Reviews
Ian Long, Routledge, £29.99 paperback (ebook also available)

Simplicity in safety investigations

 

This is not a big book, but it packs a lot of ideas into 142 pages. The author, now a consultant but formerly in a senior OSH post at Australian miner and nickel refiner BHP Billiton, has a lot of experience to draw on but he is also clearly well read. One of the strengths of this book is how he harnesses theories from writers such as Todd Conklin and Daniel Kahneman to the service of accident analysis.

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Rating:

 

Long makes a virtue of this “recombinant innovation”, making new techniques by combining existing ones.

His strongest message, channelling Erik Hollnagel’s Safety II and Sidney Dekker’s safety differently approaches (see above), is that investigations do not have to be restricted to unpicking things that have gone wrong. Long’s recommended “outcome analysis” technique can be applied equally to a period with no recordable incidents as to a safety failure.

The basic investigation approach he advocates is a gap analysis between “work as done” – what was happening at the time of the accident, “work as normal” and “work as intended” – what the procedures or method statements prescribe. This can be applied to a small local investigation by the people involved in a task or a larger manager-led exercise after a serious accident or near-miss.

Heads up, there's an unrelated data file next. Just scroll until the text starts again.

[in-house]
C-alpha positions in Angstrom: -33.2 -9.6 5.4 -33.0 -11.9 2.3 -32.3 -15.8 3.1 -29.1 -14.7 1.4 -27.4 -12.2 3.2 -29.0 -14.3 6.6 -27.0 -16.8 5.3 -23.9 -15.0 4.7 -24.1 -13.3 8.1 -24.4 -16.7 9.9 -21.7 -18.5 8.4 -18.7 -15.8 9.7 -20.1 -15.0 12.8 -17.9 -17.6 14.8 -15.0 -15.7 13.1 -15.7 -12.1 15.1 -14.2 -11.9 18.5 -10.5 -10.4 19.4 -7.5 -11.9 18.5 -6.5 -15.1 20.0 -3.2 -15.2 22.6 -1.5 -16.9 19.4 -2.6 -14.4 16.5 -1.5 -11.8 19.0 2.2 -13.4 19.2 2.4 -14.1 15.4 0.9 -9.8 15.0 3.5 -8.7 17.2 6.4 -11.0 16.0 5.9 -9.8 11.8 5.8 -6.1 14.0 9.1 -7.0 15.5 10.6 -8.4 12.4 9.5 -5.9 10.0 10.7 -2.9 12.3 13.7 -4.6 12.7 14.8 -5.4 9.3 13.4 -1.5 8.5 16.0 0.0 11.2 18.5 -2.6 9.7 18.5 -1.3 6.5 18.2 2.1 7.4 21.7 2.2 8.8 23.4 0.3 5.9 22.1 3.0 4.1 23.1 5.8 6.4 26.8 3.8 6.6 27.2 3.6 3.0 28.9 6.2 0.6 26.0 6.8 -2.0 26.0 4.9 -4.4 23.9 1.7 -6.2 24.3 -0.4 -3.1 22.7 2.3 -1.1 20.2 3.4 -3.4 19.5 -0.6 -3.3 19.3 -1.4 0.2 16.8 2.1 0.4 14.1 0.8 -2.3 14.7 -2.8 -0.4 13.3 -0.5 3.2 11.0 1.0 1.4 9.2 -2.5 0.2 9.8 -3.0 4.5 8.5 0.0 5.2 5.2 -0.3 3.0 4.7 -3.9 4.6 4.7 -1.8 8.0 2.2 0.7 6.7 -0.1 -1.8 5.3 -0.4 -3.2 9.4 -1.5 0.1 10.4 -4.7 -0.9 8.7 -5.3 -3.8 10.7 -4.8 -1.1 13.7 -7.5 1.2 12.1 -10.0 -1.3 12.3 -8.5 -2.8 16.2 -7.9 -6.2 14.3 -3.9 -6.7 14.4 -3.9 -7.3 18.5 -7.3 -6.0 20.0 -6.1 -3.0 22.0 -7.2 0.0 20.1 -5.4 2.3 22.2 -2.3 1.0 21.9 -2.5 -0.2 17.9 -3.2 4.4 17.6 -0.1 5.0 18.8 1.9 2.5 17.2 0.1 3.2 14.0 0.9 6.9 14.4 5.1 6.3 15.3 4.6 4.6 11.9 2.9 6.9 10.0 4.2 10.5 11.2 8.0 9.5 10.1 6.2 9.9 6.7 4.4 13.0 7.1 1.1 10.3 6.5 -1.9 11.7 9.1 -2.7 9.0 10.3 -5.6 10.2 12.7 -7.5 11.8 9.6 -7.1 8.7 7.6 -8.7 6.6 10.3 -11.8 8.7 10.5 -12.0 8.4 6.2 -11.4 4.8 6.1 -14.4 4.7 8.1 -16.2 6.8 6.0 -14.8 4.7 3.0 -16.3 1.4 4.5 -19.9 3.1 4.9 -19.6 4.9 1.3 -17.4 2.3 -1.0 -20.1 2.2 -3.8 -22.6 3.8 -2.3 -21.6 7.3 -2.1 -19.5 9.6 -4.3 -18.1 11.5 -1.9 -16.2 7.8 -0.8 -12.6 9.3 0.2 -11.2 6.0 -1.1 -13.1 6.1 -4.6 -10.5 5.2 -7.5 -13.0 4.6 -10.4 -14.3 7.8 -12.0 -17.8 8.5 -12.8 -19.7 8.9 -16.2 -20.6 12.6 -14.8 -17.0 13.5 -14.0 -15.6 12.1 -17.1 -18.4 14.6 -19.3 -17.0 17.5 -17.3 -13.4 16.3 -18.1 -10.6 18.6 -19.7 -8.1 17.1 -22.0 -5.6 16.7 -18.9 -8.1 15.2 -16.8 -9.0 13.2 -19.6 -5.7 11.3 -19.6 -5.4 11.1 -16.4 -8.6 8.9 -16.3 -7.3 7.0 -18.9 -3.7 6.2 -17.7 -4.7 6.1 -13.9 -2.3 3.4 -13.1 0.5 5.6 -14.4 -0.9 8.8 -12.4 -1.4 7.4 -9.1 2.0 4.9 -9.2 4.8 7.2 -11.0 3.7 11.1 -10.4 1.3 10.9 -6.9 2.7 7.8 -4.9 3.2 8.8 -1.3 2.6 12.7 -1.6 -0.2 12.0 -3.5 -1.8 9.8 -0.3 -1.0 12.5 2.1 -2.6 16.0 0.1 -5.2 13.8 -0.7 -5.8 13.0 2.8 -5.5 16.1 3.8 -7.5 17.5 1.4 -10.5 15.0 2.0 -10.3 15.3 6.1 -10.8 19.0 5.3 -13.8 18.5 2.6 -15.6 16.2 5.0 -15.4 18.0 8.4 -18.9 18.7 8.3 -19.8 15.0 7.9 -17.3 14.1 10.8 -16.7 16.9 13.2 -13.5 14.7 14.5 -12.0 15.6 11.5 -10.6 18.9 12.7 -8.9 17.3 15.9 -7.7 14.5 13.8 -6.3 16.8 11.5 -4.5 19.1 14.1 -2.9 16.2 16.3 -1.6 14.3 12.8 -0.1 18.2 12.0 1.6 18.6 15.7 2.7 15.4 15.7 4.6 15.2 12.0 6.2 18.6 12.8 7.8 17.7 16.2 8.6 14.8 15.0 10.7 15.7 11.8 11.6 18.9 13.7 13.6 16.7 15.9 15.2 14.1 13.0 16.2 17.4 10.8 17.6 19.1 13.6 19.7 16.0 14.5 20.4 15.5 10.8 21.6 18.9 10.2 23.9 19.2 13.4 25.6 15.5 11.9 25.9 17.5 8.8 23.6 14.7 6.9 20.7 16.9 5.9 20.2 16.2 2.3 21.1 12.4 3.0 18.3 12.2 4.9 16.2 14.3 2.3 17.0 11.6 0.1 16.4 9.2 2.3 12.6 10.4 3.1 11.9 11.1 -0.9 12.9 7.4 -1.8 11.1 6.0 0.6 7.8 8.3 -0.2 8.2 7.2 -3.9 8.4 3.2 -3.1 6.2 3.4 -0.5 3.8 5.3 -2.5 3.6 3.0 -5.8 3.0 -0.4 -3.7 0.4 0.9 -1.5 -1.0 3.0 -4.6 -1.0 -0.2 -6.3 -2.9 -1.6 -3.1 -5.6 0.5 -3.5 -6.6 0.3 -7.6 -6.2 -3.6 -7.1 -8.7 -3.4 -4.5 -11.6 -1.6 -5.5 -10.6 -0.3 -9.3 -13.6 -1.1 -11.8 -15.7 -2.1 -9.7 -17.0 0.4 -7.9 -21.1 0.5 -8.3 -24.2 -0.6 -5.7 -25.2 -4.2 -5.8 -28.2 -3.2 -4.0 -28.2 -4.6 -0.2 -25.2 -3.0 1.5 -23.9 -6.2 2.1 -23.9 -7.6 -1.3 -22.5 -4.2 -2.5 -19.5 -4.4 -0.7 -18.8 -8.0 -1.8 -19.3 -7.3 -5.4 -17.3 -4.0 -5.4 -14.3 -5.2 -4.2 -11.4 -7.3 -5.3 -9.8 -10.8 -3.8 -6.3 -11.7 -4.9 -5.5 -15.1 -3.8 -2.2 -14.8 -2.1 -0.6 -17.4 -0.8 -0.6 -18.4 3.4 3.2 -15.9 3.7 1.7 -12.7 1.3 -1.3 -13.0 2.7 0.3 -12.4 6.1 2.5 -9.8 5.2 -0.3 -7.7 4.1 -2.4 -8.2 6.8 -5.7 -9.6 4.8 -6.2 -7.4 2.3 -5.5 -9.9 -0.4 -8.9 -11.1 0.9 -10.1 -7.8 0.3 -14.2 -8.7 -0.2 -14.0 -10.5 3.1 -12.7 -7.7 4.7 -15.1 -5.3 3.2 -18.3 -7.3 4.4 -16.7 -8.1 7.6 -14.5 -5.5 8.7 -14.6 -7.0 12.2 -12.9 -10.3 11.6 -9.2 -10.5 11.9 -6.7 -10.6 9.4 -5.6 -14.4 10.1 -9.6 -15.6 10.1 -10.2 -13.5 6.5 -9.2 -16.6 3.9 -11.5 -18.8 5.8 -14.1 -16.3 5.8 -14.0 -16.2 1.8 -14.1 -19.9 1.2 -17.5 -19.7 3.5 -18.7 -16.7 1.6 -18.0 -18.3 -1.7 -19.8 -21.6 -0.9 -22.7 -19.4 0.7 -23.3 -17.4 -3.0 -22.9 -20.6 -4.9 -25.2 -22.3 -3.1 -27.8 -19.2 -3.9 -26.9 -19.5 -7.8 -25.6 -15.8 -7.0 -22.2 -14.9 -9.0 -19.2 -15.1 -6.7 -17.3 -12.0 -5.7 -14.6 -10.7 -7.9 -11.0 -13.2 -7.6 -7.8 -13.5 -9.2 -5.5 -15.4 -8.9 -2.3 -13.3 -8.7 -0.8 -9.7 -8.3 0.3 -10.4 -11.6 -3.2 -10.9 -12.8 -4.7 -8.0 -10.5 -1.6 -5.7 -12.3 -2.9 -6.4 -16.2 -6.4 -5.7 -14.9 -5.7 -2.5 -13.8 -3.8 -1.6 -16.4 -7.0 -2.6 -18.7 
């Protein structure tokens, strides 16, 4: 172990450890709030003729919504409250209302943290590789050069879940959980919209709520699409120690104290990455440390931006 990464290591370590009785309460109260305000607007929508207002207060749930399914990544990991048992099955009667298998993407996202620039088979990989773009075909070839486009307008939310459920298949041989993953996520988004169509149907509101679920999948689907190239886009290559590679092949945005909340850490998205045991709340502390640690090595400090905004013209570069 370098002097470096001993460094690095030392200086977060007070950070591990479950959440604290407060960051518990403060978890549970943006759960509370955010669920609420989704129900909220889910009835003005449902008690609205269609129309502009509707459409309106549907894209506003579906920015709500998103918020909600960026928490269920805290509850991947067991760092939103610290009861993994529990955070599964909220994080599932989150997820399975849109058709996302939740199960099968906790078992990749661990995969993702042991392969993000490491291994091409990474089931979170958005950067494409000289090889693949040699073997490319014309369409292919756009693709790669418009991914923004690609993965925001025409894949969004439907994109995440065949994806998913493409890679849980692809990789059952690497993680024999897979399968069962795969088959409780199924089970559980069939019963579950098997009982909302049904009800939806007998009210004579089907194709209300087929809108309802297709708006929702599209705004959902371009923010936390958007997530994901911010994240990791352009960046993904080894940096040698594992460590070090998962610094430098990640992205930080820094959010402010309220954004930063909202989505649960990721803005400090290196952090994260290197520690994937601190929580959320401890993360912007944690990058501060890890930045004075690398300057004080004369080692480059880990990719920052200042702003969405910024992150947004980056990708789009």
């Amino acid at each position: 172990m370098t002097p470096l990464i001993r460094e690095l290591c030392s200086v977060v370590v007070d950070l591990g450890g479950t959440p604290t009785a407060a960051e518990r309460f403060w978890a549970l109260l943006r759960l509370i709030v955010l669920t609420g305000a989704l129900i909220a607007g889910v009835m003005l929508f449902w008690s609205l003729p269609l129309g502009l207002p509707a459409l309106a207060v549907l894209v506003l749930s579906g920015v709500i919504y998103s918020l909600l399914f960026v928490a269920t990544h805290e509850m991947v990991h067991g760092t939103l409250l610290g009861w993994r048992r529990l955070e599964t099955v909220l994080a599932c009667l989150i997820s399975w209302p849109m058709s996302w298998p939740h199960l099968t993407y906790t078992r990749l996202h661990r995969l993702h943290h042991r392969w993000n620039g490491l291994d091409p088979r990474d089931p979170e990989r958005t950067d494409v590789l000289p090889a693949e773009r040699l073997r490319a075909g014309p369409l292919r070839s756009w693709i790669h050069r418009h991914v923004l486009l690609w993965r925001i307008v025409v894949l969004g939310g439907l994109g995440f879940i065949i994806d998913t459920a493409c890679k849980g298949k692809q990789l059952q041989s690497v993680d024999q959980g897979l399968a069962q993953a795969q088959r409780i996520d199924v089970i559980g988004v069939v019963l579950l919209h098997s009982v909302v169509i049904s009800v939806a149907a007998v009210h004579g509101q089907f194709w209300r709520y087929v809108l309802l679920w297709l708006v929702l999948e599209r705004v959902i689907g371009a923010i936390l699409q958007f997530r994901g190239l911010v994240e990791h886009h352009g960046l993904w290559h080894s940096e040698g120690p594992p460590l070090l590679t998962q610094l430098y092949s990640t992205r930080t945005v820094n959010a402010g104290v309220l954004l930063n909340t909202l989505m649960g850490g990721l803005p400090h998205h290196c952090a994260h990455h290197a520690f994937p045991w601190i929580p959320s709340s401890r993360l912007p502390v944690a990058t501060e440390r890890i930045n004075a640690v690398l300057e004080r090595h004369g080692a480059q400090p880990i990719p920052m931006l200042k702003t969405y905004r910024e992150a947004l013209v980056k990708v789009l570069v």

Data gathering should use a PEEPO structure, he argues, dividing information into the categories of people, environment, equipment, procedures/documentation and organisation.

He has sound advice about scene preservation, team formation and the attitude investigators should adopt: open-minded and curious, cultivating what he calls “generous listening” and using a coaching approach to draw information out of interviewees rather than closing down an inquiry with leading questions.

The jacket blurb suggests the book could be used by supervisors and managers as well as safety professionals. Long helpfully splits out the more detailed explanations of theoretical underpinnings such as “shared space” theory or the various heuristics that can bias investigators, into a section headed “The technical and scientific stuff”, which leaves a manageable 56 pages that could be passed on to a non-practitioner as a primer.

This is a well-written and well-edited book; for many readers used to a more functional approach it may not bring simplicity to their investigations, but it will surely add rigour.

Routledge (www.routledge.com

 

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